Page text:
On April 29, 2015, in Mach Mining, LLC v. EEOC, the U.S. Supreme Court held that courts have authority to review whether the EEOC fulfilled its obligation under Title VII to attempt conciliation before filing suit. However, the scope of judicial review is extremely limited. Employers gain little from this mixed decision.
In Mach Mining, the EEOC found probable cause to believe that the employer failed to hire the charging party, and a broader class of female applicants, as coal miners because of their gender. Although the EEOC issued a determination letter which invited the employer to attempt to resolve the matter, the EEOC made no other attempts to conciliate the claim. A year after the determination letter, the EEOC used a second letter advising that conciliation efforts had been unsuccessful, and shortly thereafter, the EEOC filed suit.
The employer asserted as an affirmative defense that the EEOC was required to conciliate the claim before filing suit. In response, the EEOC moved for summary judgment on the grounds that the EEOC conciliation efforts were not subject to judicial review. The district court ruled against the EEOC and granted leave for an immediate appeal. The Seventh Circuit Court of Appeals reversed, holding that the conciliation obligation was not reviewable.
The Supreme Court analyzed the conciliation language in Title VII which provides that the EEOC must first “endeavor to eliminate [the] alleged unlawful employment practice by information methods of conference, conciliation, and persuasion.” 42 U.S.C. § 2000e-(5)(b). Further, so long as “the [EEOC] has been unable to secure from respondent a conciliation agreement acceptable to the [EEOC],” it may decide to sue the employer. § 2000e-5(f)(1). The Supreme Court held that under Title VII, this conciliation obligation for the EEOC was mandatory and subject to judicial review.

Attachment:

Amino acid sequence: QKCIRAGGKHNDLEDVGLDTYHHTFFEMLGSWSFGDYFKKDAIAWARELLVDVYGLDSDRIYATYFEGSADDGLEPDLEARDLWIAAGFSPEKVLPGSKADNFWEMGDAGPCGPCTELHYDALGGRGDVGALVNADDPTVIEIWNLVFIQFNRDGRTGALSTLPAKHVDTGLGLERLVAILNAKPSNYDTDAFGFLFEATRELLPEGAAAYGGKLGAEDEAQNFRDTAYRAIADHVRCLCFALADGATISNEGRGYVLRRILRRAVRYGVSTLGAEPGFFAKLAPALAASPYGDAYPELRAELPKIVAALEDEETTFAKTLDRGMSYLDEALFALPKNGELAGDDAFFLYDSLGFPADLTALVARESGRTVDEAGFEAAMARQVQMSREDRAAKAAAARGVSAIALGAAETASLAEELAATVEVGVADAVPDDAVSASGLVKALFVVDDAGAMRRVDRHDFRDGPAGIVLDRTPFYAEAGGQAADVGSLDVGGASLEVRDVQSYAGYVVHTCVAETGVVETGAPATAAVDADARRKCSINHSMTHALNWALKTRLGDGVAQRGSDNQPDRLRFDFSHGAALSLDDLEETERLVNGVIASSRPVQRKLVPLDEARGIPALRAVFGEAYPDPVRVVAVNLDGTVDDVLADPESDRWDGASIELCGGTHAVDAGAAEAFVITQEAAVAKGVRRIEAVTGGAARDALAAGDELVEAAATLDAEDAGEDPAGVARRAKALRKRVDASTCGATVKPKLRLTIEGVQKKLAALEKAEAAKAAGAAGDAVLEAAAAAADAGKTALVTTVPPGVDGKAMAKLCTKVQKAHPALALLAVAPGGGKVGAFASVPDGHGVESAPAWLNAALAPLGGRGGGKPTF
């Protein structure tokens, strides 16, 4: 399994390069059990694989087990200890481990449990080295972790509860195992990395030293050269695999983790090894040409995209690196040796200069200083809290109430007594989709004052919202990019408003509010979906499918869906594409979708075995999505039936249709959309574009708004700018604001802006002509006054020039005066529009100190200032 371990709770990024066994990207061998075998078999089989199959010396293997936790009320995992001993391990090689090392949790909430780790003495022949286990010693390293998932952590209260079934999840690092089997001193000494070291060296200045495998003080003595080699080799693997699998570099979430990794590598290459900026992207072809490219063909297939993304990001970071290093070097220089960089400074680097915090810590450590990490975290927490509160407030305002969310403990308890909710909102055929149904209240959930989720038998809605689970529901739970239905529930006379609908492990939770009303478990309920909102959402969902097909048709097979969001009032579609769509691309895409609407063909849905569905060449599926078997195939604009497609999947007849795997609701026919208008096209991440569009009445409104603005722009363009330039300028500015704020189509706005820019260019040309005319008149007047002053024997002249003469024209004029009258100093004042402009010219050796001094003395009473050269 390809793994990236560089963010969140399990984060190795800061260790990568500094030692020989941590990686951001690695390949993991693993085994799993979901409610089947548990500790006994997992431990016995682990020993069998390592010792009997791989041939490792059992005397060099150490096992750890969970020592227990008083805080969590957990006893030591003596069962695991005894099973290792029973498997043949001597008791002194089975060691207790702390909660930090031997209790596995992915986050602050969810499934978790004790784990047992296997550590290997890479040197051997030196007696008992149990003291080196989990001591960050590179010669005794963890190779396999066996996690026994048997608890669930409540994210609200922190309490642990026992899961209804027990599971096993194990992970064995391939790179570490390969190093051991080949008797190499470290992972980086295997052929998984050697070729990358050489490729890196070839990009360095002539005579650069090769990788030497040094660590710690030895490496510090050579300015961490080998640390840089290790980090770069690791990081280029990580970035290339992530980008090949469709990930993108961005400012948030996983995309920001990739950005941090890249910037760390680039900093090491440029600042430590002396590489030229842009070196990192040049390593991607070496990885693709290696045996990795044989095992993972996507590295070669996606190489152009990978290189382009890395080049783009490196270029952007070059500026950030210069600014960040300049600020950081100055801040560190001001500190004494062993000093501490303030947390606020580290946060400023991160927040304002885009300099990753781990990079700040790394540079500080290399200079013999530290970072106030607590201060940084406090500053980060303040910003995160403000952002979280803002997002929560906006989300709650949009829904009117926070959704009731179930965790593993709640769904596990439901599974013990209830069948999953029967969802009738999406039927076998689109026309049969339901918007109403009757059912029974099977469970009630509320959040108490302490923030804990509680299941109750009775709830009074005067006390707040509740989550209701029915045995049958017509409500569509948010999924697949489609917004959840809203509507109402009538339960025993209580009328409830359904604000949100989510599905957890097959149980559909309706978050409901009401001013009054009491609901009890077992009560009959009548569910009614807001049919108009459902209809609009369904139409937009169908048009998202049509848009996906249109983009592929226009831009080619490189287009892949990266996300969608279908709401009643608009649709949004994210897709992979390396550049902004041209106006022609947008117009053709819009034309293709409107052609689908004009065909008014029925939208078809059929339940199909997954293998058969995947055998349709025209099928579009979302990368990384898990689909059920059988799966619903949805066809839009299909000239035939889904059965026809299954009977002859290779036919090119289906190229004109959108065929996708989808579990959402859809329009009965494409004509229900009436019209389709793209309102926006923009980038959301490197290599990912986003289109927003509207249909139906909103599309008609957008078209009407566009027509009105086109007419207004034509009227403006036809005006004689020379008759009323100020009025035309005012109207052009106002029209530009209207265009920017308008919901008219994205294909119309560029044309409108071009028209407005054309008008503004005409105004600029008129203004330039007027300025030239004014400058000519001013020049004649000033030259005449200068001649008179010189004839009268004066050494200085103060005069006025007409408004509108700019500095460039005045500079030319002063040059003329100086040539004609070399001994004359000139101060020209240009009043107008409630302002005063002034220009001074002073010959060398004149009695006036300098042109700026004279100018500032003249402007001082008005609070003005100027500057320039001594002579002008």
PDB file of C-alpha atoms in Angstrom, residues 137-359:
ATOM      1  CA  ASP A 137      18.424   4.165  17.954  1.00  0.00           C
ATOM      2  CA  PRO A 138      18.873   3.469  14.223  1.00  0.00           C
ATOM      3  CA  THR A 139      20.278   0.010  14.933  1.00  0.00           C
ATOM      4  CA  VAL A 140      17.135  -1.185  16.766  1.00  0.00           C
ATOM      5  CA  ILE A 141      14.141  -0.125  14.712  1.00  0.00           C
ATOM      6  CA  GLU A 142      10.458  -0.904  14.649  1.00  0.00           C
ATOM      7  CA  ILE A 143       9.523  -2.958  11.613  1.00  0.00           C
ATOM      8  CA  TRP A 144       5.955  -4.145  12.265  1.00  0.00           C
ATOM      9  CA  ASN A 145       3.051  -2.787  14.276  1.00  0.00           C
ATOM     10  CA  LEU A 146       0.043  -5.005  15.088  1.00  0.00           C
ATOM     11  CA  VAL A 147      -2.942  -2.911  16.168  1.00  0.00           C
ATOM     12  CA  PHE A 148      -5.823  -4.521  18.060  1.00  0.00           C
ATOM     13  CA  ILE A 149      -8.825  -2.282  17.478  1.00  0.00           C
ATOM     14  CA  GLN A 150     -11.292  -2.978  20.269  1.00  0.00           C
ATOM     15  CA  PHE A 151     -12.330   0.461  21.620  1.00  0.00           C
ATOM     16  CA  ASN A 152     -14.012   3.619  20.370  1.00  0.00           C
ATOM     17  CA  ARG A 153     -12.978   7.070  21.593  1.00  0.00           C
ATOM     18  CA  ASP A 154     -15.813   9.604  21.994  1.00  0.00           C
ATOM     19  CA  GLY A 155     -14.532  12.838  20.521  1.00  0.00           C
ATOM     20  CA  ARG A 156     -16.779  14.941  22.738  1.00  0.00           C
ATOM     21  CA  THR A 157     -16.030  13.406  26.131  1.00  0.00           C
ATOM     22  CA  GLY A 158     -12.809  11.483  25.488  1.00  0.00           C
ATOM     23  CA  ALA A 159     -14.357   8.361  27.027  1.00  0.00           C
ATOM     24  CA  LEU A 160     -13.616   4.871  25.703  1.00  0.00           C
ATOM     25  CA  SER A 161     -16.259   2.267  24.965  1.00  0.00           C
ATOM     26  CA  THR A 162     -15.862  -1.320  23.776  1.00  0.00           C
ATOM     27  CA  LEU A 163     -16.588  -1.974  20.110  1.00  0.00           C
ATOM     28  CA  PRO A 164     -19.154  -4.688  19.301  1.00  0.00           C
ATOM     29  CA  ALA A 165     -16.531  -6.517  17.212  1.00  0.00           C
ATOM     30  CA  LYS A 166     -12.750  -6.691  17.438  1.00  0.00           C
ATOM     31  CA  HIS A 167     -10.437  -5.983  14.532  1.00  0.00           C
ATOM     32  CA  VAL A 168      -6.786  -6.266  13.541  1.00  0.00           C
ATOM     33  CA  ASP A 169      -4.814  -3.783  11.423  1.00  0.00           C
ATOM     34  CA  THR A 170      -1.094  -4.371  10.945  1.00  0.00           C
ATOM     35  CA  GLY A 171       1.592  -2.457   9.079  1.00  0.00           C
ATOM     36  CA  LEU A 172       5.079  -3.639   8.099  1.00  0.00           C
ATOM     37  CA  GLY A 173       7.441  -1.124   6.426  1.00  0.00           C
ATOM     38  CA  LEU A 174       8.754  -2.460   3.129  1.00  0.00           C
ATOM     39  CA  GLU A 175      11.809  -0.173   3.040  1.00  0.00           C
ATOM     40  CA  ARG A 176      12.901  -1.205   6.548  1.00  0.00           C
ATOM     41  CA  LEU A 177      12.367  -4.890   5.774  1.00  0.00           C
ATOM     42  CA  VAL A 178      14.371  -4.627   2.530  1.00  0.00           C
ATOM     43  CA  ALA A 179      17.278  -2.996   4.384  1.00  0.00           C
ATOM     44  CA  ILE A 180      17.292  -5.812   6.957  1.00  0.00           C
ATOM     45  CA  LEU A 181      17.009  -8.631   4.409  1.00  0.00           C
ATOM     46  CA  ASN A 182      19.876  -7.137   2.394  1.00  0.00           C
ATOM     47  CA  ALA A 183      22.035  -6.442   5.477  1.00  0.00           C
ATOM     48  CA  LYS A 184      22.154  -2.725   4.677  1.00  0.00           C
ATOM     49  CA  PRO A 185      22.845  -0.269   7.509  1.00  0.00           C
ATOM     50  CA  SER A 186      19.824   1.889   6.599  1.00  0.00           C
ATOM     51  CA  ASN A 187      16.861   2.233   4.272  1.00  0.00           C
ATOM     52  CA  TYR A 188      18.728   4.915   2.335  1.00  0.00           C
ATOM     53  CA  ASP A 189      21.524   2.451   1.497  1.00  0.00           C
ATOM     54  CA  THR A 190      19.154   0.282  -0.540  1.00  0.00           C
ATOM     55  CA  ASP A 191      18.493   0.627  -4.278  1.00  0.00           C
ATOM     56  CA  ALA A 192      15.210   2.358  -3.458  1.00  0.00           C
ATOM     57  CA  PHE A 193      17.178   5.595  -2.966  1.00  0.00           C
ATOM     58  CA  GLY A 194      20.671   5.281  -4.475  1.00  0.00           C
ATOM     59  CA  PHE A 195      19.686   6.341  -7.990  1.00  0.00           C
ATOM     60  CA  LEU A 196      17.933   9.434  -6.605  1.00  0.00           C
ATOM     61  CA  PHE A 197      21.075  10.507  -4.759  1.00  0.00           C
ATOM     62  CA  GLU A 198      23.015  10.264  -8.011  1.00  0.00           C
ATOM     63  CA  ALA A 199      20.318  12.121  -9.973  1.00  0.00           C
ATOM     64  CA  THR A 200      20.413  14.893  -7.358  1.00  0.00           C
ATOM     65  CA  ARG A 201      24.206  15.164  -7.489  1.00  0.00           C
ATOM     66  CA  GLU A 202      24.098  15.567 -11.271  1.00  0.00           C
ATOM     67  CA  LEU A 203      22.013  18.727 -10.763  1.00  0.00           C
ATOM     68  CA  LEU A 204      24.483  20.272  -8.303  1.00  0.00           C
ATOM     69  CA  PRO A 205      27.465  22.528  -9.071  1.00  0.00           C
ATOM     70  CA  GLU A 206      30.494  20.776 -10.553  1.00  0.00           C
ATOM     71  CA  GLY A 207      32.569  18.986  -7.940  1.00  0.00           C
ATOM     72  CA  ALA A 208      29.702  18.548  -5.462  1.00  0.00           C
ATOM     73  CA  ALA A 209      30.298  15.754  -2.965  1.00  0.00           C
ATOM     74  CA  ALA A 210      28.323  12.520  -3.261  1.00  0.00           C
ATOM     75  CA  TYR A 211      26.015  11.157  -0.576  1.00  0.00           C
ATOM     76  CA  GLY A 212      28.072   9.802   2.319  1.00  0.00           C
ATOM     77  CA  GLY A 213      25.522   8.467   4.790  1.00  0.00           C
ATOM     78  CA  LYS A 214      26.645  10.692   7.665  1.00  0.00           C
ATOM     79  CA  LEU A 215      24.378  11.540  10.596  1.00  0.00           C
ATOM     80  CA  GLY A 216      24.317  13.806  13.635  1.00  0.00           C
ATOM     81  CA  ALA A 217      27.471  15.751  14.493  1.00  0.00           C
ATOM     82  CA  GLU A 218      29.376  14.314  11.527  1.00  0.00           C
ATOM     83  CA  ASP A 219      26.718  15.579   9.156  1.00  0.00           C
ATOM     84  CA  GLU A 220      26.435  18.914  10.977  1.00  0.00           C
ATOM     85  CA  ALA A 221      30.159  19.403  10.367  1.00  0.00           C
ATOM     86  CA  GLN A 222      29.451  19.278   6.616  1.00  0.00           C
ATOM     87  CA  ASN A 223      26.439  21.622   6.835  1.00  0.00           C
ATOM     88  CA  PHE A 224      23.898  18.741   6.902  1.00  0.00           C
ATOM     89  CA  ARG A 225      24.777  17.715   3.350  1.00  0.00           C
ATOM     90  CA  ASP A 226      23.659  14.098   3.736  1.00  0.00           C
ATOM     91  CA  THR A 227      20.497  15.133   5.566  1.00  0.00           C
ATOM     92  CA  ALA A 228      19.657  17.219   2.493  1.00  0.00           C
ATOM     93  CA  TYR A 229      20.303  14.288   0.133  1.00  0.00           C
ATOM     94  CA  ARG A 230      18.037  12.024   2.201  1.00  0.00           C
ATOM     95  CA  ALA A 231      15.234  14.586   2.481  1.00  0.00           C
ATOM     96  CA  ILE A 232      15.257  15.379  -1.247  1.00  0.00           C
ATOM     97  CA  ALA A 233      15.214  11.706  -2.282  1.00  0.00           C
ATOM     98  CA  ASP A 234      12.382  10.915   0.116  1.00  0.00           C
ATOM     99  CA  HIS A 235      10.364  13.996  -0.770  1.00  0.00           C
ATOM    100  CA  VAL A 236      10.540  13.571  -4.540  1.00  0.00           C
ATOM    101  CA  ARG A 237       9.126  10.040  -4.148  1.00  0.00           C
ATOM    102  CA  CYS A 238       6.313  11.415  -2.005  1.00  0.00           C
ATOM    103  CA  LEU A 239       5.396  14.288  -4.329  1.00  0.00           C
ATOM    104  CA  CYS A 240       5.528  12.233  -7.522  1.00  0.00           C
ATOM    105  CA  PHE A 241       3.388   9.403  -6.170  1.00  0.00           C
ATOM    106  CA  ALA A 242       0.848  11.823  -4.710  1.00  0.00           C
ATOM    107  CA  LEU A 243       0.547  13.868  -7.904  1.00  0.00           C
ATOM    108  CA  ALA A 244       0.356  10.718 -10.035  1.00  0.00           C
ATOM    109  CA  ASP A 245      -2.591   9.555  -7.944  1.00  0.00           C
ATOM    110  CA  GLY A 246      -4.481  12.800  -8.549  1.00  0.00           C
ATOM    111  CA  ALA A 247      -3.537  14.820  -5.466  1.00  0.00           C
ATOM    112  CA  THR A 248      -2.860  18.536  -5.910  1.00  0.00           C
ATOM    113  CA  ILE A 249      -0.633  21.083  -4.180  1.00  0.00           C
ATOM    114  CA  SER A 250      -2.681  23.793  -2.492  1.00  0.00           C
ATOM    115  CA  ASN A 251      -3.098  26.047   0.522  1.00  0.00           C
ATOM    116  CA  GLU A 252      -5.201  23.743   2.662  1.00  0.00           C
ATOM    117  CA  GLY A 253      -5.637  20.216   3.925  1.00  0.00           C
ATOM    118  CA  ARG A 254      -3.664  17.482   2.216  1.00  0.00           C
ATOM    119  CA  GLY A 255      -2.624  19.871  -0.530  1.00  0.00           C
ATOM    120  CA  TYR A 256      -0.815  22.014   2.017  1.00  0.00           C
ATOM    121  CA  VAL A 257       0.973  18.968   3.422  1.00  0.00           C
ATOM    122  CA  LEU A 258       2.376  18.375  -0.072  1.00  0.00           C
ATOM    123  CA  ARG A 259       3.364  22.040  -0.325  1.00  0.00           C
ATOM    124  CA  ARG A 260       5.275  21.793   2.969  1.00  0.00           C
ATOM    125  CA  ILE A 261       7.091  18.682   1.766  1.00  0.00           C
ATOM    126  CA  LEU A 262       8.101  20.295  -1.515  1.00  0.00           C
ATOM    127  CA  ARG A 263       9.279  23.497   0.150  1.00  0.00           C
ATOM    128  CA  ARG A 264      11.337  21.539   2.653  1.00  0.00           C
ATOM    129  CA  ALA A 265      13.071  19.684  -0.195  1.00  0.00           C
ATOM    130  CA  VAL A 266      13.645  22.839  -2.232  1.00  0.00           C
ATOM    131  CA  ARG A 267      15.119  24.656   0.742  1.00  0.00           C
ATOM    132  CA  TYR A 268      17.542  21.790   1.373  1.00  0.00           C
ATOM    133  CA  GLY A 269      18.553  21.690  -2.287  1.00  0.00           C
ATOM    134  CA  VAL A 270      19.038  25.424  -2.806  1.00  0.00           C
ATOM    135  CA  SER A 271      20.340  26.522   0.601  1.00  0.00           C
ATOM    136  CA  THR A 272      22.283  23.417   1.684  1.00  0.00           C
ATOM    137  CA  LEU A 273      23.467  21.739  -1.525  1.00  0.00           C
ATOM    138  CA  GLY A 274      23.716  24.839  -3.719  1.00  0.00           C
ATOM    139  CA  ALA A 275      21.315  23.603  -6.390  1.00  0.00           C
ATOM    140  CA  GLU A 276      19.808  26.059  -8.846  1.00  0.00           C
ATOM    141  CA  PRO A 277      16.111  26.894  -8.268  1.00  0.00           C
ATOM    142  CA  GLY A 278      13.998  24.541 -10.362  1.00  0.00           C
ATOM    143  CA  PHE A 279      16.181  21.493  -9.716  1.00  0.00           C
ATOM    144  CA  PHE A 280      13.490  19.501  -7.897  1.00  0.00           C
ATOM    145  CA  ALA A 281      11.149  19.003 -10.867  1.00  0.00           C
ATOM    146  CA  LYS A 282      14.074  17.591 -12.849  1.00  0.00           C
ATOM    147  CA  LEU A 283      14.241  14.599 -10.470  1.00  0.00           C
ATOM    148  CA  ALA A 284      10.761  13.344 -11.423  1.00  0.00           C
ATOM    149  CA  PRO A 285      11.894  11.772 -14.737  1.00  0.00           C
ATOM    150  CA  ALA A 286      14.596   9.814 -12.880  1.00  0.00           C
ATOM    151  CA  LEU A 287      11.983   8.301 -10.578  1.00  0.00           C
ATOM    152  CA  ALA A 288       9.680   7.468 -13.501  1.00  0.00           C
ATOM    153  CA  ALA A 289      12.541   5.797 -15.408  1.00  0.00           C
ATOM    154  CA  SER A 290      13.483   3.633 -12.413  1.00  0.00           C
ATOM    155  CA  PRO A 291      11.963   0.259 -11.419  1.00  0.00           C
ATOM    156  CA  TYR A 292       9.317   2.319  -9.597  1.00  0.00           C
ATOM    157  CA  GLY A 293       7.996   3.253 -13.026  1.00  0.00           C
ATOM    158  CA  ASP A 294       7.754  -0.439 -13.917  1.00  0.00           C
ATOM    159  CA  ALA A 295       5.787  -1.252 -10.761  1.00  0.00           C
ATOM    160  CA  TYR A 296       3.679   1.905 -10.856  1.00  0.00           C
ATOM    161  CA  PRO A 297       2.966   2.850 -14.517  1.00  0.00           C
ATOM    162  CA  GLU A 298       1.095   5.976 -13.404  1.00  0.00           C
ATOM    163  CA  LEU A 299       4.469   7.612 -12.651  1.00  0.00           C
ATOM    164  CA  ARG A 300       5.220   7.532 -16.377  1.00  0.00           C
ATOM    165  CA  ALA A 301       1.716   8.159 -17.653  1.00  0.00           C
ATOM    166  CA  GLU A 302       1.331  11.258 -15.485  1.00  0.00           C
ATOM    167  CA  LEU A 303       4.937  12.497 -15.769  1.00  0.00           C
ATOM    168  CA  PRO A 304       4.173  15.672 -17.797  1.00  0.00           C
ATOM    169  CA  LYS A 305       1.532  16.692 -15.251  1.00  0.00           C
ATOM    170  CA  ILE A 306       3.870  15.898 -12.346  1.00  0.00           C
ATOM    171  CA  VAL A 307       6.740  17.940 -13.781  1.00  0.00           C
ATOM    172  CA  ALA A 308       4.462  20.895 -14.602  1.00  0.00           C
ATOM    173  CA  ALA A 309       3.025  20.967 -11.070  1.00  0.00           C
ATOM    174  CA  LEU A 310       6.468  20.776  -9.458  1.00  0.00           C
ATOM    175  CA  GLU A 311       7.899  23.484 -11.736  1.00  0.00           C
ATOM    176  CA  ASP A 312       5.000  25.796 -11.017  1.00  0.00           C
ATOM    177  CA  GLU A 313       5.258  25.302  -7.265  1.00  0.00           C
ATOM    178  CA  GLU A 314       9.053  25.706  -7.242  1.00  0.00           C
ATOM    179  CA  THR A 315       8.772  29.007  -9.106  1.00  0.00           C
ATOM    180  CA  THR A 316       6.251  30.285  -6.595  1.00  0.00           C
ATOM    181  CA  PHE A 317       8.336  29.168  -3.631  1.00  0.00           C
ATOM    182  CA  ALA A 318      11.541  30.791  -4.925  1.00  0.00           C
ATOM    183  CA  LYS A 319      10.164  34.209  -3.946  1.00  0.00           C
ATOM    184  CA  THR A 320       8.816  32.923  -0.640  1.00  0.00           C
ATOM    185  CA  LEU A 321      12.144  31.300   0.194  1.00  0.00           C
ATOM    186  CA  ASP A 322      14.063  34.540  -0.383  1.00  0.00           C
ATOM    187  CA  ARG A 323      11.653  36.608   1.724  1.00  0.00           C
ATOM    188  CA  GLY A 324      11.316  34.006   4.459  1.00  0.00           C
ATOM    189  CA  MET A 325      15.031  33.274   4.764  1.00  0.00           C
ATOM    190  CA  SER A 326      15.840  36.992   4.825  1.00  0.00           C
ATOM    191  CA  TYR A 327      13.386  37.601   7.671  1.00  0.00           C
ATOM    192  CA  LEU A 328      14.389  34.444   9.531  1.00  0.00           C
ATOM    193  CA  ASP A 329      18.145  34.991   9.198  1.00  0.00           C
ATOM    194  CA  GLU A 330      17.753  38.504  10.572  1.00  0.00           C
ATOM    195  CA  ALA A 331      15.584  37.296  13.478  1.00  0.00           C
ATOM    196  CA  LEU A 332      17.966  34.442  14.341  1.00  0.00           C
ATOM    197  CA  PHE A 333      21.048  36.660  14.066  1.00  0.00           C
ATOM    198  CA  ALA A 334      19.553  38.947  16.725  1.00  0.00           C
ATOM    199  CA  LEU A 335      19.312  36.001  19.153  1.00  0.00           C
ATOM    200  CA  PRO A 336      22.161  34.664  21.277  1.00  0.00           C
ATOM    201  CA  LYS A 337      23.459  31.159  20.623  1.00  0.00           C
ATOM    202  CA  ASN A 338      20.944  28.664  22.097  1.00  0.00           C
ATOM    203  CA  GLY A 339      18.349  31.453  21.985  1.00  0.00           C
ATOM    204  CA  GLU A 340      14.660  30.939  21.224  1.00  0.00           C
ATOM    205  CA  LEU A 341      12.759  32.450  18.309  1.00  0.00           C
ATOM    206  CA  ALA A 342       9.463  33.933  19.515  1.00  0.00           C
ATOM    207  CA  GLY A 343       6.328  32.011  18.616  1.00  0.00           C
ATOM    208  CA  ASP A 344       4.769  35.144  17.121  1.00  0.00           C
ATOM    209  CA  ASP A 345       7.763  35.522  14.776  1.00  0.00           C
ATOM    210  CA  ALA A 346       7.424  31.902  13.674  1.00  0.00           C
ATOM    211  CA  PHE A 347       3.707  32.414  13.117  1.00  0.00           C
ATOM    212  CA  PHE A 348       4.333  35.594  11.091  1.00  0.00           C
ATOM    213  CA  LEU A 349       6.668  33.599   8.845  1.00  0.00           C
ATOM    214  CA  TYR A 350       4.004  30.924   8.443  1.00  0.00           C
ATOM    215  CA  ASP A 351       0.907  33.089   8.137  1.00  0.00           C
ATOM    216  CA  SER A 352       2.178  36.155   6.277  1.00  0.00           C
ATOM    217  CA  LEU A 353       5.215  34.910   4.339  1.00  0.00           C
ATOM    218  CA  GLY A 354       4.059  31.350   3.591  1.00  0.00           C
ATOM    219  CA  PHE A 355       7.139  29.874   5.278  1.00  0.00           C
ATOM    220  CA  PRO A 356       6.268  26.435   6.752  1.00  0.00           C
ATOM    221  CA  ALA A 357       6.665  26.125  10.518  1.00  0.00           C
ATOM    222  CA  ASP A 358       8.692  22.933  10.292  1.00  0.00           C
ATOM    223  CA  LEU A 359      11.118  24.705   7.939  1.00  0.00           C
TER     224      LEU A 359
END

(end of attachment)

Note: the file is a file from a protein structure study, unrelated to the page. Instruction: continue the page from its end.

However, judicial review of the EEOC’s conciliation efforts was extremely limited. The Supreme Court found that the conciliation language required the exchange of information in the process which requires the EEOC to “tell the employer about [the] claim – essentially what practice has harmed which person or class – and must provide the employer with an opportunity to discuss the matter in an effort to achieve voluntary compliance.” Beyond this limited exchange of information, the EEOC must do little else. According to the Supreme Court, “[t]he appropriate scope of review enforces the statute’s requirements as just described – in brief, that the EEOC afford the employer a chance to discuss and rectify a specified discriminatory practice – but goes no further.”
The Supreme Court specifically rejected the employer’s position that the conciliation language permits a court to consider whether the EEOC negotiated in good faith during the conciliation process. The Supreme Court found that “the EEOC need only ‘endeavor’ to conciliate a claim,” and that “the EEOC alone decides whether in the end to make an agreement or resort to litigation.”
There is very little that an employer can take away from this decision. First, it must be kept in mind that the conciliation obligation only applies to the limited situations where the EEOC decides that it will pursue an action. The EEOC brings very few actions, compared with the large number of cases that are dismissed and a right to sue letter is issued. Moreover, without a corresponding obligation to conciliate in “good faith,” the obligation to conciliate is rendered meaningless.
That does not mean the Supreme Court got it wrong, as it interpreted the existing language of the statute. Title VII places no specific obligation on the EEOC to conciliate in good faith before bringing suit. Until the conciliation language of Title VII is changed by Congress, the Mach Mining decision will be a victory in name only to employers.